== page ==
Purpose of review: Retinoblastoma is the most common malignant intraocular tumor of childhood. Treatment and diagnostic modalities associated to this condition are changing rapidly as our understanding of this condition crystallizes. The purpose of this review is to provide an update of the current understanding of retinoblastoma.
Recent findings: Knowledge on tumorigenesis and genomic expression has expanded tremendously with the development of a mouse model for retinoblastoma. Tumor hypoxia has been identified as a significant step in the tumor progression and a novel target for future treatments. Current globe-sparing therapies, including periocular carboplatin, selective ophthalmic artery chemoreduction, intravitreal melphalan, and focal consolidation are being used and investigated actively. Diagnosis and the management of retinoblastoma is also undergoing major advances including wide-field photography, autofluorescence, and high-resolution optical coherence tomography.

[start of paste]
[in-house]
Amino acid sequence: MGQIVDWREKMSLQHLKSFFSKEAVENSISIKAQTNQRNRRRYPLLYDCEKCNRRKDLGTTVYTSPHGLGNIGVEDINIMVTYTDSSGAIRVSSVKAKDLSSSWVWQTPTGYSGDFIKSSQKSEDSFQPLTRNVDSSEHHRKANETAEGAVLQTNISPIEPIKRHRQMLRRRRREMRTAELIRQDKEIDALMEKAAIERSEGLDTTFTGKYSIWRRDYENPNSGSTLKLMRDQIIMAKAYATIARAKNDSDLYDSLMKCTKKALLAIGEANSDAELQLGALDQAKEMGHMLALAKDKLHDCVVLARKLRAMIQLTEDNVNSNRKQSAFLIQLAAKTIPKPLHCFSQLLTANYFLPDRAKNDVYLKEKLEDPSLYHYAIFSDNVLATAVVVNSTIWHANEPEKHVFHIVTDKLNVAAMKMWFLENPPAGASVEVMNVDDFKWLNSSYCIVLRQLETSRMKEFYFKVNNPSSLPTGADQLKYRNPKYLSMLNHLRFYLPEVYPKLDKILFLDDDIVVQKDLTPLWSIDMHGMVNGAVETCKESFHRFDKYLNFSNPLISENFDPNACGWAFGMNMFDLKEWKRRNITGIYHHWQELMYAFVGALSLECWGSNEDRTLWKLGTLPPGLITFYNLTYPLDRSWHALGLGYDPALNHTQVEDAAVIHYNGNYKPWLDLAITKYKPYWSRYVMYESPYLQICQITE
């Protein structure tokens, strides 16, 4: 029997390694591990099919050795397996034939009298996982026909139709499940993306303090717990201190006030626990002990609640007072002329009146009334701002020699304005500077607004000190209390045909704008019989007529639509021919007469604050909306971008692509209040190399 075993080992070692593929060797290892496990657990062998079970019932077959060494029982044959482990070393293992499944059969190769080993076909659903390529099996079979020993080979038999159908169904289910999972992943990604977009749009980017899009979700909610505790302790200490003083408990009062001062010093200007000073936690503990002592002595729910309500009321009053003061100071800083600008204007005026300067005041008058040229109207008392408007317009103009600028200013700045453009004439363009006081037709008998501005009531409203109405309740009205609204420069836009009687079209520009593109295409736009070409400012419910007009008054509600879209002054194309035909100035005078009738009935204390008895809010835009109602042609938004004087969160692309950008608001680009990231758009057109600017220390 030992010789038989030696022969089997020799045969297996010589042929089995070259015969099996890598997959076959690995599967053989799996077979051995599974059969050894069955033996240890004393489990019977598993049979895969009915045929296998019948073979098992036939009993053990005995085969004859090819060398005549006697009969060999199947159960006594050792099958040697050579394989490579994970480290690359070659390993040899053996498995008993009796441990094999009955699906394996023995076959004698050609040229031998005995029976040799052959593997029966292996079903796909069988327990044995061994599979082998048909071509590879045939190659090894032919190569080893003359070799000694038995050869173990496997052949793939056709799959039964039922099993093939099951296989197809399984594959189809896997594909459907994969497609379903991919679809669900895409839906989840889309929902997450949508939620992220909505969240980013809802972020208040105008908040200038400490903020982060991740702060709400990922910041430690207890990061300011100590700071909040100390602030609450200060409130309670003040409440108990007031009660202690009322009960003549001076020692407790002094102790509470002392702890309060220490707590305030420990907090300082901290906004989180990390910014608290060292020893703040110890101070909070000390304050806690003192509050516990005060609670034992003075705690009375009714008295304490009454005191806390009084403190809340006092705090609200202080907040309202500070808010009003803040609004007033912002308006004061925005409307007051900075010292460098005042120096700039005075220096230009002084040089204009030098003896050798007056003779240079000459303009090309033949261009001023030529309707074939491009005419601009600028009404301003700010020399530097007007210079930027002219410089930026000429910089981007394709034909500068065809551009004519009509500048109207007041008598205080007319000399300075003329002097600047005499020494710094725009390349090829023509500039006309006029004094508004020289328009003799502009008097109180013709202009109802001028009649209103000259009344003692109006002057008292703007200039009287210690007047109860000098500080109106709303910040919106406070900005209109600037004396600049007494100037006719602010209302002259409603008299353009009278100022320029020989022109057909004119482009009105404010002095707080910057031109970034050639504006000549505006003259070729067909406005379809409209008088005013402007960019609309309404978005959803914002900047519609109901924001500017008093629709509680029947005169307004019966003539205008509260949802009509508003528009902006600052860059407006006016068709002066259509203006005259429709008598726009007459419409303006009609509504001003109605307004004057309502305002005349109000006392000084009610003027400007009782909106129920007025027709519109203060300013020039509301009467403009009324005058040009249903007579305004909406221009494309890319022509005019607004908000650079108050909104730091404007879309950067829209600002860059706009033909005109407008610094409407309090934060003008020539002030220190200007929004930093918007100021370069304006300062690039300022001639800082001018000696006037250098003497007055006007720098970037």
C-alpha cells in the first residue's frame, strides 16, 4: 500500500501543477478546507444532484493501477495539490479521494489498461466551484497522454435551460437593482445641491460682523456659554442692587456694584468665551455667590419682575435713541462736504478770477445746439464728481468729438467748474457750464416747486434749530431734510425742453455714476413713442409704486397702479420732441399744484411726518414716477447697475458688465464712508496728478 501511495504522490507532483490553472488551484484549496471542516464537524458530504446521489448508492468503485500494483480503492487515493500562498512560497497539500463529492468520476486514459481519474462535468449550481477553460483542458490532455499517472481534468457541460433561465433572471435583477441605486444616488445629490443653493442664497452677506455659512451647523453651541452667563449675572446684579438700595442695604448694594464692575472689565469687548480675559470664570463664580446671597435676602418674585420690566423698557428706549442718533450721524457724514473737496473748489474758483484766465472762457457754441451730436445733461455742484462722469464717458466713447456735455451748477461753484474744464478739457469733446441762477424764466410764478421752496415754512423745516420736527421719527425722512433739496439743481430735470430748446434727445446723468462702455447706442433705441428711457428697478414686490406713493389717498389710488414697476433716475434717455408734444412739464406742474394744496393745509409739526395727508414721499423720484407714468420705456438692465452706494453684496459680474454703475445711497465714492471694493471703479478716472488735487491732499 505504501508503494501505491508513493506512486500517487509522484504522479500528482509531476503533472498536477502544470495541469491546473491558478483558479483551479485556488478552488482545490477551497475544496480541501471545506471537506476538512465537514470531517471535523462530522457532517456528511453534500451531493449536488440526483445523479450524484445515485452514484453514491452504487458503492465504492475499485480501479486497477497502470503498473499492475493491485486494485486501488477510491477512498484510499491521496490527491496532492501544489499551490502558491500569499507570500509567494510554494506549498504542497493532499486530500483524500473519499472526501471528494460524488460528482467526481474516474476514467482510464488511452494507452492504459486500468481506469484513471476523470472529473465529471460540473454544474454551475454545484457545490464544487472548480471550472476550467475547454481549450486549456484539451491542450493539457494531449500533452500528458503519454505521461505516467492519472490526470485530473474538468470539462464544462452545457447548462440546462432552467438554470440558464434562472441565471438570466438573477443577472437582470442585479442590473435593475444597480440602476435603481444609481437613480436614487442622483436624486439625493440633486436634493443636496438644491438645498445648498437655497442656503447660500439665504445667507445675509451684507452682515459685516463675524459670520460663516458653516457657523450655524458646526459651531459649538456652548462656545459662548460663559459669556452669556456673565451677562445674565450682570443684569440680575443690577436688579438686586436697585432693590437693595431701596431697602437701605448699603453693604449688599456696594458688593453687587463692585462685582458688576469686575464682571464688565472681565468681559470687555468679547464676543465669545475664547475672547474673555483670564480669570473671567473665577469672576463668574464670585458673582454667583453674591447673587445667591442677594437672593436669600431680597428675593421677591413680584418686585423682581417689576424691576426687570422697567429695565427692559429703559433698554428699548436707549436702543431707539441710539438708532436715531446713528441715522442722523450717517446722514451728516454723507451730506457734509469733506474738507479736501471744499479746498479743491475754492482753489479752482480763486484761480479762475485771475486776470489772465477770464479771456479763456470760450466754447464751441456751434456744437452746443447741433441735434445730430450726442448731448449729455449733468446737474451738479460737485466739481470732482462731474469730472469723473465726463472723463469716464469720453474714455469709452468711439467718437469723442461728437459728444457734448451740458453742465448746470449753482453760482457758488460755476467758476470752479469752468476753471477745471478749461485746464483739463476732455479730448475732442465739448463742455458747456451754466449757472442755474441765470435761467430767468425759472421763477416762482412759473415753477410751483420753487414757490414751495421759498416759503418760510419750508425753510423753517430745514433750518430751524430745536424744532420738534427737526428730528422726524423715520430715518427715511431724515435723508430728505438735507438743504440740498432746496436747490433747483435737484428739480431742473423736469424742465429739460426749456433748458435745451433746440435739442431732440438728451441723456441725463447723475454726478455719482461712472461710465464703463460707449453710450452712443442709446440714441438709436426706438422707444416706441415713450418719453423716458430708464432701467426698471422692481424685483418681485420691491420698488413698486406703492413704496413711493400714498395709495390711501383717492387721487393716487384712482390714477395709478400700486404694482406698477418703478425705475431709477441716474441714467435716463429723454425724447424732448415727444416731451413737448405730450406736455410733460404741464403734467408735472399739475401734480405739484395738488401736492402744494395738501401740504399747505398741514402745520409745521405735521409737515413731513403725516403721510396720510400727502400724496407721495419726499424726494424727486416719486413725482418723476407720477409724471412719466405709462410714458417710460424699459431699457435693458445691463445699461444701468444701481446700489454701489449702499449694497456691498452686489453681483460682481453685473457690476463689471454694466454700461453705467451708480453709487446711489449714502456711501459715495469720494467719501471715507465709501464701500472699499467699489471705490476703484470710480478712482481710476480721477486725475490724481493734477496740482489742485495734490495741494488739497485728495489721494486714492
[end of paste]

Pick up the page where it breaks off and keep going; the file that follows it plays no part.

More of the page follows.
Summary: Progressive advances in the understanding of retinoblastoma pathogenesis continue to lead treatment strategies. Improvements in the diagnosis and management of retinoblastoma are improving morbidity and mortality associated to this condition in the developed nations. However, it is of outmost importance to flatten the international boundaries to offer prompt care to retinoblastoma children in underdeveloped communities.